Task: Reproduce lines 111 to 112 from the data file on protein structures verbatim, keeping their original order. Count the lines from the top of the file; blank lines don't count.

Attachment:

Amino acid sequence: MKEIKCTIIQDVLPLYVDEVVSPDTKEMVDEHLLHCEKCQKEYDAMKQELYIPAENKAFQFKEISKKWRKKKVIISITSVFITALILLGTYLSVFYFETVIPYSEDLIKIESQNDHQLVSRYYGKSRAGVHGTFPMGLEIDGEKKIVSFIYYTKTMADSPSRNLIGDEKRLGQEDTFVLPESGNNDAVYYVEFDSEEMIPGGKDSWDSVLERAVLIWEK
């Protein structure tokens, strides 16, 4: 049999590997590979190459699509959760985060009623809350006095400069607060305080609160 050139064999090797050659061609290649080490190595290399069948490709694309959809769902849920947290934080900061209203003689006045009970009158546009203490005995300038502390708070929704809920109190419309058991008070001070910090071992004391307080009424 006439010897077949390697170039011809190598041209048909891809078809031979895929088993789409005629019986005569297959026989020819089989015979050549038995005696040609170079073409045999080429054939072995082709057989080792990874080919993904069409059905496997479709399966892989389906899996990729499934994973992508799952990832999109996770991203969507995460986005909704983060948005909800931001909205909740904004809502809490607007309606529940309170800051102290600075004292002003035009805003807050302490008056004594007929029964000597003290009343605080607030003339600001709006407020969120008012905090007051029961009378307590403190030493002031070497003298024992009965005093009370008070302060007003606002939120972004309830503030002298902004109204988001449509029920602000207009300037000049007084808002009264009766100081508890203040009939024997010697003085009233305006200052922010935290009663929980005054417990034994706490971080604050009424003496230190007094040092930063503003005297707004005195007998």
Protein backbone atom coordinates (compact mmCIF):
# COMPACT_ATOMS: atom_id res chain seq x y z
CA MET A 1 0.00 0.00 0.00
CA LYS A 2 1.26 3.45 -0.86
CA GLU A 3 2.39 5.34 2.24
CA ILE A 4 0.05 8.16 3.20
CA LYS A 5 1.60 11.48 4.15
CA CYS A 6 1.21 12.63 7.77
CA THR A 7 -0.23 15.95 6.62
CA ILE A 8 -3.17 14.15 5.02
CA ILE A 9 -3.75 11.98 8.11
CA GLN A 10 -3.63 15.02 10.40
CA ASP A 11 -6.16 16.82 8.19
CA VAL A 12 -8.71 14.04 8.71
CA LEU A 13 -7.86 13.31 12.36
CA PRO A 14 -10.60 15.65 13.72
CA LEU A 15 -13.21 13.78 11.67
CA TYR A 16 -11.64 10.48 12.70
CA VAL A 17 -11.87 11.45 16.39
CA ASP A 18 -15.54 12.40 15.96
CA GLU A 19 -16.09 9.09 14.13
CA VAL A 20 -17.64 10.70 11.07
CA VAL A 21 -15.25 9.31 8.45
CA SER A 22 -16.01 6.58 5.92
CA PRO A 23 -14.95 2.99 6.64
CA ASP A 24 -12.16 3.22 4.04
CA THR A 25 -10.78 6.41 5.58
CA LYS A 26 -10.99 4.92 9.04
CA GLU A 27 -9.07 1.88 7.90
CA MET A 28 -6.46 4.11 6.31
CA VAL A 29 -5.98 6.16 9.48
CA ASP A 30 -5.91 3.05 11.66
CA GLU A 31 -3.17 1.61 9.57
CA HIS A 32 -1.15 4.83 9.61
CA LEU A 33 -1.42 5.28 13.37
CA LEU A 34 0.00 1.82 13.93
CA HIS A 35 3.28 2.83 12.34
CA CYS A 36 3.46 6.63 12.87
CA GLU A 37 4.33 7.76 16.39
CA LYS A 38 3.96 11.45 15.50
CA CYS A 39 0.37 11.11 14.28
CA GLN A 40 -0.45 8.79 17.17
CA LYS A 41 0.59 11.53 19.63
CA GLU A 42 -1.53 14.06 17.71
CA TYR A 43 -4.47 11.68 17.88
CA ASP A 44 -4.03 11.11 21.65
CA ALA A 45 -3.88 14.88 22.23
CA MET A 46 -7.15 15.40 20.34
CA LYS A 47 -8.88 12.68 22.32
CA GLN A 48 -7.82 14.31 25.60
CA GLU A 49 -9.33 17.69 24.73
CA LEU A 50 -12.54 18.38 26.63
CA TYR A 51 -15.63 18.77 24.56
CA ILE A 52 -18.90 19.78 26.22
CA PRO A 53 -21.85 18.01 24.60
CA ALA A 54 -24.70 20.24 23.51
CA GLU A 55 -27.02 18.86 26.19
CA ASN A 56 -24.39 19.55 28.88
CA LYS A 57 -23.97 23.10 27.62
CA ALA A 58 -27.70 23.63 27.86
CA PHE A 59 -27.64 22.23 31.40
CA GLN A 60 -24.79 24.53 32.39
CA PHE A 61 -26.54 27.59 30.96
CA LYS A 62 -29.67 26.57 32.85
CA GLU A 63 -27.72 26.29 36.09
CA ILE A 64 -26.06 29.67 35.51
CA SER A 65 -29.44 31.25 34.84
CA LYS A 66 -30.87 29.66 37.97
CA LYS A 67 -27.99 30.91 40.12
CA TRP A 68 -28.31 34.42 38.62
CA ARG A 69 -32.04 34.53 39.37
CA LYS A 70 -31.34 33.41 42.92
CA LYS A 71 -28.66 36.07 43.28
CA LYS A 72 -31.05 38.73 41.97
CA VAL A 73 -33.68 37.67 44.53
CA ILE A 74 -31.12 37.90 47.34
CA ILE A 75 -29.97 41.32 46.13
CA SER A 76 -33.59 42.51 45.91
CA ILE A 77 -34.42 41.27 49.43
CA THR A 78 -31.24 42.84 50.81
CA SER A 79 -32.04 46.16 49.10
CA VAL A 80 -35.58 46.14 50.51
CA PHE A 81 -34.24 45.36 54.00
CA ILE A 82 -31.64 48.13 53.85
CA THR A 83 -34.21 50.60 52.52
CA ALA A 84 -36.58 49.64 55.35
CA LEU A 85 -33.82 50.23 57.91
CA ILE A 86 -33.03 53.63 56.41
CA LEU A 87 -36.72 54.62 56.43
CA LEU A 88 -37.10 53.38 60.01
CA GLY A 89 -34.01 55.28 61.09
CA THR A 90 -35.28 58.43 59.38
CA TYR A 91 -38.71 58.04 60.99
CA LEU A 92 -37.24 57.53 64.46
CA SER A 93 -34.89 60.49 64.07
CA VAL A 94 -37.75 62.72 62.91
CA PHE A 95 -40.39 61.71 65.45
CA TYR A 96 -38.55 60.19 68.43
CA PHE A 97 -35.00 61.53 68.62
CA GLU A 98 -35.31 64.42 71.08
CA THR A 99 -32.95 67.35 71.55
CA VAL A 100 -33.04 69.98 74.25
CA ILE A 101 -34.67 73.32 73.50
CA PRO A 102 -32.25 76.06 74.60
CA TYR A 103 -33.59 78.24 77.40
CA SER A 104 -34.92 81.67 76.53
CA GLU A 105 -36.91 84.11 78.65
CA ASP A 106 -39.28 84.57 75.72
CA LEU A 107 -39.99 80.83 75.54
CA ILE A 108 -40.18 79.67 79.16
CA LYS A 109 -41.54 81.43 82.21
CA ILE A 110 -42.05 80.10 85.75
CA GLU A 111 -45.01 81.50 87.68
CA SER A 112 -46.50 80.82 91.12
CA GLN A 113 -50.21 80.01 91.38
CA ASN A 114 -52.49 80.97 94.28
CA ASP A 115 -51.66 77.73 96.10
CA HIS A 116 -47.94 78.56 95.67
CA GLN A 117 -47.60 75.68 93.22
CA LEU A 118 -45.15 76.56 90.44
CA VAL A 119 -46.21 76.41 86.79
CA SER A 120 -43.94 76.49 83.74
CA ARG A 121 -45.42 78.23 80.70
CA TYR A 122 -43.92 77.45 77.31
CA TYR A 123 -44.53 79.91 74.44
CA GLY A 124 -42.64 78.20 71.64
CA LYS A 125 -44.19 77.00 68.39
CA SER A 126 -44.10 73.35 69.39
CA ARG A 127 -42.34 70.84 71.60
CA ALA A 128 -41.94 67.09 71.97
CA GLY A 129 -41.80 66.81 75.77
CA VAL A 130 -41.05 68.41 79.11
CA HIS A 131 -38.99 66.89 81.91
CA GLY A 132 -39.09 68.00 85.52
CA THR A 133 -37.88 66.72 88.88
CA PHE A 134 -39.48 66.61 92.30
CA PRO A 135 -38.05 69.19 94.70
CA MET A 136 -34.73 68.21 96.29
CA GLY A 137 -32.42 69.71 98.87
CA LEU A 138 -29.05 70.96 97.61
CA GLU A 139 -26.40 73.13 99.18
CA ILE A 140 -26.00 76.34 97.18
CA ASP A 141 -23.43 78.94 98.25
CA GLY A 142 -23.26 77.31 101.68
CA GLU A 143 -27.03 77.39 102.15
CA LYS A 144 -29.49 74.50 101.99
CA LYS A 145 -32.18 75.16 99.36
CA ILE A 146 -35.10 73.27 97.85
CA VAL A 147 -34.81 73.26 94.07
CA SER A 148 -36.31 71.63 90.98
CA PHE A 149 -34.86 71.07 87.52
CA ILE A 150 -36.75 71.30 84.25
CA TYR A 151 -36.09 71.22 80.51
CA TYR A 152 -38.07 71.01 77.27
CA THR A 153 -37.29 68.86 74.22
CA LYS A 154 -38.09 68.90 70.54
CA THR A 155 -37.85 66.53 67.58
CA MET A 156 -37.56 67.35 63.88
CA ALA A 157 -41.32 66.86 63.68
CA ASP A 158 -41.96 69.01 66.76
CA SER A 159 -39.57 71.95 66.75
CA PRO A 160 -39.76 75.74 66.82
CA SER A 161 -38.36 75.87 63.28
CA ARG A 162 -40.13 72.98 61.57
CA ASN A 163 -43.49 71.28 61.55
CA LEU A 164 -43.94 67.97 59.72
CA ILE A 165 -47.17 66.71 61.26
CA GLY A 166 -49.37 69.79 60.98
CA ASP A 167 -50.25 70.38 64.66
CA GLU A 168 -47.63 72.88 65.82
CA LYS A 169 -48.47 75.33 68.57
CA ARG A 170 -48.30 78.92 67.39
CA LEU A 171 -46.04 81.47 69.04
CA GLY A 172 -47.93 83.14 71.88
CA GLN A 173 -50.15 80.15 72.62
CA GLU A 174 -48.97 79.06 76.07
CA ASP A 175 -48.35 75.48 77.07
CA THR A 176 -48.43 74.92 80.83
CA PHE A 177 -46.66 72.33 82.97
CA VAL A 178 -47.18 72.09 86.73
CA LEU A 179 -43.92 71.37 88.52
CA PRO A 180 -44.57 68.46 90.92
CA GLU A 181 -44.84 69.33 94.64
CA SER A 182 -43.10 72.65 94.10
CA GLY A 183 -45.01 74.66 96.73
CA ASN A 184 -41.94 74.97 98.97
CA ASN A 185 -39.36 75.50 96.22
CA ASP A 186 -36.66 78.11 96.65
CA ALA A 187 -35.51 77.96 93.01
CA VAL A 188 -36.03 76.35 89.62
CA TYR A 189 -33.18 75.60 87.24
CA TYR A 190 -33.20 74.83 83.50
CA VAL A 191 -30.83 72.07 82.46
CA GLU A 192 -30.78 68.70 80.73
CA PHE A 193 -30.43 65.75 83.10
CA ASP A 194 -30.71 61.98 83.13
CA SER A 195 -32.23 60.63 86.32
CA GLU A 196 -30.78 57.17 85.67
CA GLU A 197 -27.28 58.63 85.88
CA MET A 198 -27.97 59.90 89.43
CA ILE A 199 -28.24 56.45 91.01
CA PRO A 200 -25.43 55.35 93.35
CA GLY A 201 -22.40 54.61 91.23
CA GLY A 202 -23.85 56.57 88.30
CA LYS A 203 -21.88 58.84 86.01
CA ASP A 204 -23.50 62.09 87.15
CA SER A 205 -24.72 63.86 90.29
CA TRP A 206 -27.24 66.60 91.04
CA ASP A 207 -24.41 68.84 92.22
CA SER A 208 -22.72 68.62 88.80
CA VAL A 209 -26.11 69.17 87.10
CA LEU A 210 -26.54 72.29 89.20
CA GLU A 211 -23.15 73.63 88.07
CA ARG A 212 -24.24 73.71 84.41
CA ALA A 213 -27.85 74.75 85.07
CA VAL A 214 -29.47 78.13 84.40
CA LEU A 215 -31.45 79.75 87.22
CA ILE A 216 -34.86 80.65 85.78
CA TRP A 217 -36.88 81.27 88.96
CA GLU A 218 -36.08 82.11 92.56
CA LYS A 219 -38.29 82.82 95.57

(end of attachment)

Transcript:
CA LEU A 107 -39.99 80.83 75.54
CA ILE A 108 -40.18 79.67 79.16